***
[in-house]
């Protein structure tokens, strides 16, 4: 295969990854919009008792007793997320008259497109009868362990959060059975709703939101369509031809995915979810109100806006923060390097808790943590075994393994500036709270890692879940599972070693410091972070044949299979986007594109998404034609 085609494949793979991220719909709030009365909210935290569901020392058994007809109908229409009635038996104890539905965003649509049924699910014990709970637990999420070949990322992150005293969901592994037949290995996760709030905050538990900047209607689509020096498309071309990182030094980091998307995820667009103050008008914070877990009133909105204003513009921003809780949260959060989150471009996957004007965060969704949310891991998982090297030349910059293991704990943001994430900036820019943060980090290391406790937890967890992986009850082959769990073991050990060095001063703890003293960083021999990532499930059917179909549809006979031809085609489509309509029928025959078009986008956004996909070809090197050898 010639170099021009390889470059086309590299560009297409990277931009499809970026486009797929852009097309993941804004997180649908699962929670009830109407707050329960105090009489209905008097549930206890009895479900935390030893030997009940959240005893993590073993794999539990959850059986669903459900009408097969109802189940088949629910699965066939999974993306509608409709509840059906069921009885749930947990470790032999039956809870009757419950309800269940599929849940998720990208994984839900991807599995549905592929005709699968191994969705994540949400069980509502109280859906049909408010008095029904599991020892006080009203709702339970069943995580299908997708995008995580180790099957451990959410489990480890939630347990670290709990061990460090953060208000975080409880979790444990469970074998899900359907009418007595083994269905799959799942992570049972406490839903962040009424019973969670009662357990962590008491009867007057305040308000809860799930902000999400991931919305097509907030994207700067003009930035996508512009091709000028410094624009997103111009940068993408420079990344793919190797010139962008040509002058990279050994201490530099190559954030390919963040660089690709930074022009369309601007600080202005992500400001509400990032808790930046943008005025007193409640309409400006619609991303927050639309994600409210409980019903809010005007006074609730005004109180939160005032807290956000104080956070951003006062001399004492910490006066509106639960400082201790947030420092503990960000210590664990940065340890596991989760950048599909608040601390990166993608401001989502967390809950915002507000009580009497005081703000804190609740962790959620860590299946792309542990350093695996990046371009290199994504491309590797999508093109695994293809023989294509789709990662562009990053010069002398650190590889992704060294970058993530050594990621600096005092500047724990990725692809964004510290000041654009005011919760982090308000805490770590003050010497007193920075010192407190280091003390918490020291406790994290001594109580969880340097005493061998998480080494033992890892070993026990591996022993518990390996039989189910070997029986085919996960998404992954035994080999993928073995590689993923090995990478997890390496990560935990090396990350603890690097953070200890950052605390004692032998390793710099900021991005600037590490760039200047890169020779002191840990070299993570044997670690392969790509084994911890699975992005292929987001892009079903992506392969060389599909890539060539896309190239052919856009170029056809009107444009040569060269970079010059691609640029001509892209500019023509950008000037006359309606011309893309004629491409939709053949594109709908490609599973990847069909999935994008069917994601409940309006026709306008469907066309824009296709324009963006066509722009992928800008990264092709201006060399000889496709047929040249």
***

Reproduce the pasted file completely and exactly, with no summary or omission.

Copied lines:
[in-house]
């Protein structure tokens, strides 16, 4: 295969990854919009008792007793997320008259497109009868362990959060059975709703939101369509031809995915979810109100806006923060390097808790943590075994393994500036709270890692879940599972070693410091972070044949299979986007594109998404034609 085609494949793979991220719909709030009365909210935290569901020392058994007809109908229409009635038996104890539905965003649509049924699910014990709970637990999420070949990322992150005293969901592994037949290995996760709030905050538990900047209607689509020096498309071309990182030094980091998307995820667009103050008008914070877990009133909105204003513009921003809780949260959060989150471009996957004007965060969704949310891991998982090297030349910059293991704990943001994430900036820019943060980090290391406790937890967890992986009850082959769990073991050990060095001063703890003293960083021999990532499930059917179909549809006979031809085609489509309509029928025959078009986008956004996909070809090197050898 010639170099021009390889470059086309590299560009297409990277931009499809970026486009797929852009097309993941804004997180649908699962929670009830109407707050329960105090009489209905008097549930206890009895479900935390030893030997009940959240005893993590073993794999539990959850059986669903459900009408097969109802189940088949629910699965066939999974993306509608409709509840059906069921009885749930947990470790032999039956809870009757419950309800269940599929849940998720990208994984839900991807599995549905592929005709699968191994969705994540949400069980509502109280859906049909408010008095029904599991020892006080009203709702339970069943995580299908997708995008995580180790099957451990959410489990480890939630347990670290709990061990460090953060208000975080409880979790444990469970074998899900359907009418007595083994269905799959799942992570049972406490839903962040009424019973969670009662357990962590008491009867007057305040308000809860799930902000999400991931919305097509907030994207700067003009930035996508512009091709000028410094624009997103111009940068993408420079990344793919190797010139962008040509002058990279050994201490530099190559954030390919963040660089690709930074022009369309601007600080202005992500400001509400990032808790930046943008005025007193409640309409400006619609991303927050639309994600409210409980019903809010005007006074609730005004109180939160005032807290956000104080956070951003006062001399004492910490006066509106639960400082201790947030420092503990960000210590664990940065340890596991989760950048599909608040601390990166993608401001989502967390809950915002507000009580009497005081703000804190609740962790959620860590299946792309542990350093695996990046371009290199994504491309590797999508093109695994293809023989294509789709990662562009990053010069002398650190590889992704060294970058993530050594990621600096005092500047724990990725692809964004510290000041654009005011919760982090308000805490770590003050010497007193920075010192407190280091003390918490020291406790994290001594109580969880340097005493061998998480080494033992890892070993026990591996022993518990390996039989189910070997029986085919996960998404992954035994080999993928073995590689993923090995990478997890390496990560935990090396990350603890690097953070200890950052605390004692032998390793710099900021991005600037590490760039200047890169020779002191840990070299993570044997670690392969790509084994911890699975992005292929987001892009079903992506392969060389599909890539060539896309190239052919856009170029056809009107444009040569060269970079010059691609640029001509892209500019023509950008000037006359309606011309893309004629491409939709053949594109709908490609599973990847069909999935994008069917994601409940309006026709306008469907066309824009296709324009963006066509722009992928800008990264092709201006060399000889496709047929040249």